The decision in Roe v Kingerlee (1986) was similar to the decision in Hardman v Chief Constable of Avon and Somerset (1986) and both decisions reaffirmed the principle that the defendants could be found guilty of criminal damage as per the Criminal Damage Act (1971) even if the damage is temporary and while reading the facts of the cases we also have to look at matters from the public policy perspective.
In Hardman v Chief Constable of Avon and Somerset (1986) the appellants were protestors who called themselves the nuclear disarmament group and in line with their cause they painted depictions of the Hiroshima and Nagasaki bombings, in soluble paint, on the pavement. There was no lasting or permanent damage done to the payment and the paint would have disappeared in a matter of days.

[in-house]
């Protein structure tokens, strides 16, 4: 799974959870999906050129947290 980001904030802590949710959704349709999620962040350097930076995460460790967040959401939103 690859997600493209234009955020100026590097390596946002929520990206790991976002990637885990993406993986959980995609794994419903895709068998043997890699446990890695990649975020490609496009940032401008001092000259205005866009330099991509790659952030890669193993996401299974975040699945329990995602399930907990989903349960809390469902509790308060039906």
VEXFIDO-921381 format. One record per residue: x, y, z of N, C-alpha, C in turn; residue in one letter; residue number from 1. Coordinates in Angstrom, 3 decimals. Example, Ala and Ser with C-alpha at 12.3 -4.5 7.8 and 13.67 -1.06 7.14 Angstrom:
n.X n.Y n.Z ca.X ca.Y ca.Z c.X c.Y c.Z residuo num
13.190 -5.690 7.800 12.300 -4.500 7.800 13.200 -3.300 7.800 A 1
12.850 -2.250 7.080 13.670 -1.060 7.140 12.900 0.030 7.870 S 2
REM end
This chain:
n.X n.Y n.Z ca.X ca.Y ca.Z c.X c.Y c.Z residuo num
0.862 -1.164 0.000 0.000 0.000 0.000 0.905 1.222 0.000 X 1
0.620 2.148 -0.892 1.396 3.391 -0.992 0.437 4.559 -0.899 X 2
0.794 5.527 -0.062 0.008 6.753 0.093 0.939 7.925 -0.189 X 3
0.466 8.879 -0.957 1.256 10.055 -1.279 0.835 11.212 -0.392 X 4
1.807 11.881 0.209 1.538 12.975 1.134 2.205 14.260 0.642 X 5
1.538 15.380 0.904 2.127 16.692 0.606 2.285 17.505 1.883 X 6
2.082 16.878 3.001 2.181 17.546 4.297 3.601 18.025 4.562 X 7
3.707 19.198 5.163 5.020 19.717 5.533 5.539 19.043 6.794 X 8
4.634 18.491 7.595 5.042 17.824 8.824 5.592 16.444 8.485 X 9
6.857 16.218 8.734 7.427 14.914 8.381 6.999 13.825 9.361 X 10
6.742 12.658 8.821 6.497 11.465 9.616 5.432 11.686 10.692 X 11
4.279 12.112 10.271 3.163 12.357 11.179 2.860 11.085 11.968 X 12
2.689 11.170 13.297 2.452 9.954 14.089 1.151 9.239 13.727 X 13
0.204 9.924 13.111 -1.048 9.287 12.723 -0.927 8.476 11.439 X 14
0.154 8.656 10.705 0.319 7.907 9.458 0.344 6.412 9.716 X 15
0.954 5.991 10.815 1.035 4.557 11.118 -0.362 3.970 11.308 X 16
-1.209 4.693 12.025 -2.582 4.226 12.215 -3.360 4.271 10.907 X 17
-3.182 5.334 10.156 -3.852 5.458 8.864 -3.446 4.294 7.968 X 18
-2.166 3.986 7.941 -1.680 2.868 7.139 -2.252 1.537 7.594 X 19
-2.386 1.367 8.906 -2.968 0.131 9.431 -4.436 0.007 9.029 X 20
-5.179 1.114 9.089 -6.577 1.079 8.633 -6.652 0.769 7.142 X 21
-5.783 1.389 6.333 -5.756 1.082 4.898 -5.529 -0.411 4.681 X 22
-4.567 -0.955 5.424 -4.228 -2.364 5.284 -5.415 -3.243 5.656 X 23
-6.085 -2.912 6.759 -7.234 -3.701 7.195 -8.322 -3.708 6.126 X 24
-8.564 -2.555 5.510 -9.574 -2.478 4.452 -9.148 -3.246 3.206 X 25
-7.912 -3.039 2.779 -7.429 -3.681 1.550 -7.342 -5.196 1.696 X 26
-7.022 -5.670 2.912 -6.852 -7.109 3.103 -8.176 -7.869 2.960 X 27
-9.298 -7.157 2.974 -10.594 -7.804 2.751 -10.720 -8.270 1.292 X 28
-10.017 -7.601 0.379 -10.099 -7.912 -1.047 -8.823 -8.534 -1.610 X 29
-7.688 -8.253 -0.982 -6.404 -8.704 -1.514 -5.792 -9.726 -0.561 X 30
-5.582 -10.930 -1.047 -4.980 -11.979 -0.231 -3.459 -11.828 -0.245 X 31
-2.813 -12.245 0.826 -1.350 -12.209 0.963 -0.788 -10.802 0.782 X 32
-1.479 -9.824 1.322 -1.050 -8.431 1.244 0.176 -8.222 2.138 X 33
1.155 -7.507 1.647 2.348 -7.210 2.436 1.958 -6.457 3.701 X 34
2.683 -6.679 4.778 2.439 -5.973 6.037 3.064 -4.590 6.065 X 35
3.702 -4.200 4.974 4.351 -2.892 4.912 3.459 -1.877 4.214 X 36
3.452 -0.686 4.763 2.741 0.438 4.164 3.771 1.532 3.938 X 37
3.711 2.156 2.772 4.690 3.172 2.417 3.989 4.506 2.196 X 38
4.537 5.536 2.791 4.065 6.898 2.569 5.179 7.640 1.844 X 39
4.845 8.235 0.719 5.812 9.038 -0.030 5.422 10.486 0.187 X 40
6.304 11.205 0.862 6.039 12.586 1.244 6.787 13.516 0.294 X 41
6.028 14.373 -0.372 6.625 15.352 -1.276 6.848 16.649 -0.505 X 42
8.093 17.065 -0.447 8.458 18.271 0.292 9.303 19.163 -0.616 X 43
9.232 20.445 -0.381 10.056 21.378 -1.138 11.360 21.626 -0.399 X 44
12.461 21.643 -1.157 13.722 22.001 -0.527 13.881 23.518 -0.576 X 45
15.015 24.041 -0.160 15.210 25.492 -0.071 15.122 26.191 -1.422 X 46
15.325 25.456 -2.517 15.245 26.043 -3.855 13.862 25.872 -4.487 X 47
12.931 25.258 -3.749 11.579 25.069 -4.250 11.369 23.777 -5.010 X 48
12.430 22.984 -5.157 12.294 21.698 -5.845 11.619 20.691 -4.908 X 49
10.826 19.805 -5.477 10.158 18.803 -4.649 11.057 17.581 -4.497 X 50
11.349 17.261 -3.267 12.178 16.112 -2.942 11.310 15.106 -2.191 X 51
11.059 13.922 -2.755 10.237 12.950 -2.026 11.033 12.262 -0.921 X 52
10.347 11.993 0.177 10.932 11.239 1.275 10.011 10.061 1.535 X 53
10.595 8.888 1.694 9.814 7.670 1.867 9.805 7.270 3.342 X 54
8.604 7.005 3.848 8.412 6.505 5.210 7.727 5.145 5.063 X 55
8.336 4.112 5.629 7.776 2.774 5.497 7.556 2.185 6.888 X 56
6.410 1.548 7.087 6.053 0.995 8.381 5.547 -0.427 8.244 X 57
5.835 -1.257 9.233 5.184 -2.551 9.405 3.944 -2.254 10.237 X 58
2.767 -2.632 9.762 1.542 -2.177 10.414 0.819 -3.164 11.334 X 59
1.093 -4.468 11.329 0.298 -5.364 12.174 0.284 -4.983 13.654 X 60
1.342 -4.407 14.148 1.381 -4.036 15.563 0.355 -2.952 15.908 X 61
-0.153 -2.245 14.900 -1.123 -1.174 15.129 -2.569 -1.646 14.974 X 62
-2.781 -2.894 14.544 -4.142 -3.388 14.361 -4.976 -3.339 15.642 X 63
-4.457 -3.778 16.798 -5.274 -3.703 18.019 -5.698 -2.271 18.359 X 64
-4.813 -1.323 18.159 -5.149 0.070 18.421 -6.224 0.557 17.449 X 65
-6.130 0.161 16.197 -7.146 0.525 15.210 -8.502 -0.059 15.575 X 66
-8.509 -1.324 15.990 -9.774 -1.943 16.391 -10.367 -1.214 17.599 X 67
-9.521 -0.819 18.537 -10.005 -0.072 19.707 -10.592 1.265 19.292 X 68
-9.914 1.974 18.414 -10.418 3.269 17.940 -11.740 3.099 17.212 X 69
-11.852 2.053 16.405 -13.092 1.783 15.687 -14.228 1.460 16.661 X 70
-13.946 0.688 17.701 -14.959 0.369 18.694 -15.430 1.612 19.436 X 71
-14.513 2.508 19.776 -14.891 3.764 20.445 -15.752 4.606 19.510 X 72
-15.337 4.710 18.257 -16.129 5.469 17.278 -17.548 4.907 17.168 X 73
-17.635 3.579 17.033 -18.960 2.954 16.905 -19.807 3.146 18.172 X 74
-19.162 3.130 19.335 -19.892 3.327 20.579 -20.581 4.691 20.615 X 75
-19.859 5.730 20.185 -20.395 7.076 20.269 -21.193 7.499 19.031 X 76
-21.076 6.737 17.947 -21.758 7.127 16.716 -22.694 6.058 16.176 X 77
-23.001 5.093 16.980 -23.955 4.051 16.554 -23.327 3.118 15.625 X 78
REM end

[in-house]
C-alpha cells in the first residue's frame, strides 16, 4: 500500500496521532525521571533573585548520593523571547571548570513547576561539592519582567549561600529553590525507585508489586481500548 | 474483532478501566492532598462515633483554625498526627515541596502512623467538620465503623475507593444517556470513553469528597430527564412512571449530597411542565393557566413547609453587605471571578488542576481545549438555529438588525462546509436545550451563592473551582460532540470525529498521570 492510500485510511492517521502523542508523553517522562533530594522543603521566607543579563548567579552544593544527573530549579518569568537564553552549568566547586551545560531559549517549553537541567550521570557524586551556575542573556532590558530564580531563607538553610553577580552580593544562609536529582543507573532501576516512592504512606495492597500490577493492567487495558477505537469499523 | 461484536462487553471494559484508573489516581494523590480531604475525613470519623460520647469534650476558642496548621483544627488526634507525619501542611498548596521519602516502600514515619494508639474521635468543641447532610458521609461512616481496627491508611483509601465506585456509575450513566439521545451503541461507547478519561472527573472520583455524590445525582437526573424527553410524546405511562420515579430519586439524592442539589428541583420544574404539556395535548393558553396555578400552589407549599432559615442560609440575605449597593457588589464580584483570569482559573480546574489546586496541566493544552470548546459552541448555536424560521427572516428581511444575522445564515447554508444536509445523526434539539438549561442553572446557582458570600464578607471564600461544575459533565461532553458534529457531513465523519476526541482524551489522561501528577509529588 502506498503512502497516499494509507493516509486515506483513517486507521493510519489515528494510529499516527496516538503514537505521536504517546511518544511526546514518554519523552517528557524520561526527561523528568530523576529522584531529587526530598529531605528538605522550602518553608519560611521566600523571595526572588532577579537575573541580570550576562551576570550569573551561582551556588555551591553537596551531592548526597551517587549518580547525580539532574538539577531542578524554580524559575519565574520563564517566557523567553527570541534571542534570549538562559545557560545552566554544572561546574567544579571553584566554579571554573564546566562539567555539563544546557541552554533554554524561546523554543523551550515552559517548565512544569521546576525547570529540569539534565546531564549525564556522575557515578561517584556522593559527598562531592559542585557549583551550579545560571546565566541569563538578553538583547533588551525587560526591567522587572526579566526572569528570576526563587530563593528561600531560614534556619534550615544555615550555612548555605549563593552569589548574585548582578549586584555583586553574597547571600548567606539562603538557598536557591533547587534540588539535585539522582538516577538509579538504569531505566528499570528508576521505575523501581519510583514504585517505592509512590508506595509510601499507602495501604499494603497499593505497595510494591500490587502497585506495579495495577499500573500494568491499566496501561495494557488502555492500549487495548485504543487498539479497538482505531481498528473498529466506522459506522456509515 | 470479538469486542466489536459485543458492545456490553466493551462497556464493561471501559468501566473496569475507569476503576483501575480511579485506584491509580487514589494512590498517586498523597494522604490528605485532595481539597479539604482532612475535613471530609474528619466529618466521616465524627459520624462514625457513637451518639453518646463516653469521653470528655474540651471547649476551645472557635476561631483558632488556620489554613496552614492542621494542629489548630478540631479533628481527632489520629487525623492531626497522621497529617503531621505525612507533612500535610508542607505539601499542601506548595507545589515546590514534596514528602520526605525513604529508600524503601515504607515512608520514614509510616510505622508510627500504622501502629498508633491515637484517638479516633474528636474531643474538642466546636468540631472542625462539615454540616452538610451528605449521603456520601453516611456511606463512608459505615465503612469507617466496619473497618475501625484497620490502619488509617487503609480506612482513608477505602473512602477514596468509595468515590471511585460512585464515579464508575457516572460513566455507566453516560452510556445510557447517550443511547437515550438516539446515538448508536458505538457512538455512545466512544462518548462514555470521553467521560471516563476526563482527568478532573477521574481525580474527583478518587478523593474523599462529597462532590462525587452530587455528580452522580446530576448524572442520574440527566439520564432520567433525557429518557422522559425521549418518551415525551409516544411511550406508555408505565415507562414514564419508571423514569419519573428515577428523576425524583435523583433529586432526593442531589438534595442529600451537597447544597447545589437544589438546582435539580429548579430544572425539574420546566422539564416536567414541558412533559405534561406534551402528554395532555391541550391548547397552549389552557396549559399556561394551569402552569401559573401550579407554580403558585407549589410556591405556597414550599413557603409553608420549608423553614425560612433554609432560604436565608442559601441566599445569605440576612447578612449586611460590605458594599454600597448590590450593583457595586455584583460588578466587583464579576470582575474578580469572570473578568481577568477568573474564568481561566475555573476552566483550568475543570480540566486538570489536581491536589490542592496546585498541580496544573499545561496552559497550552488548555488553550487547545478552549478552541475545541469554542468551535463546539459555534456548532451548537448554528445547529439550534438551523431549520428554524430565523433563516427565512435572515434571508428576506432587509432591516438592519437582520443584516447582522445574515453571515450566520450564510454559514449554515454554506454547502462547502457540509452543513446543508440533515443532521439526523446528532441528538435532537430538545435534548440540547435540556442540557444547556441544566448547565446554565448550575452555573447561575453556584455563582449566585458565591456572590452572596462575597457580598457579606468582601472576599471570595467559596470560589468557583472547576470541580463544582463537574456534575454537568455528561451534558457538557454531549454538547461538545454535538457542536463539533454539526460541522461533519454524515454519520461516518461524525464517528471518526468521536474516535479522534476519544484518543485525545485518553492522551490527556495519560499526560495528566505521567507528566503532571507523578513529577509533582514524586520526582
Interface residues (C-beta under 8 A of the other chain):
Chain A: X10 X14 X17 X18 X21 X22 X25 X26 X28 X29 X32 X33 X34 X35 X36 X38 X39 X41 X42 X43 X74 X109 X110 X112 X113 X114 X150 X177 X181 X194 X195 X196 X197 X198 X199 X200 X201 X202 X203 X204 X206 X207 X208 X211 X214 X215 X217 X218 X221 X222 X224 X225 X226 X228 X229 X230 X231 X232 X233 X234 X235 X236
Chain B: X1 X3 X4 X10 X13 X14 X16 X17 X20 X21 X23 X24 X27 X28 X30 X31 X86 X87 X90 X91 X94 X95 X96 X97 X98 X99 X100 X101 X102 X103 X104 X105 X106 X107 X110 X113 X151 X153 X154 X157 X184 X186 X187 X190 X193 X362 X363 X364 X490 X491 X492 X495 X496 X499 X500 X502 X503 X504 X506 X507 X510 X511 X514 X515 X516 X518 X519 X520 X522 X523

The council nonetheless had the paintings cleaned up and employed a team of cleaners who used high pressure washers to do the cleaning and incurred costs for doing so. The appellants were charged and convicted for criminal damage and they appealed.
The appeal was dismissed, and the conviction was upheld. Regardless of whether the damage was short-term or permanent, easily rectified or otherwise, defendants could be found guilty of criminal damage if the courts deem it necessary to do so.
Copyright © 2018 by Dyarne Ward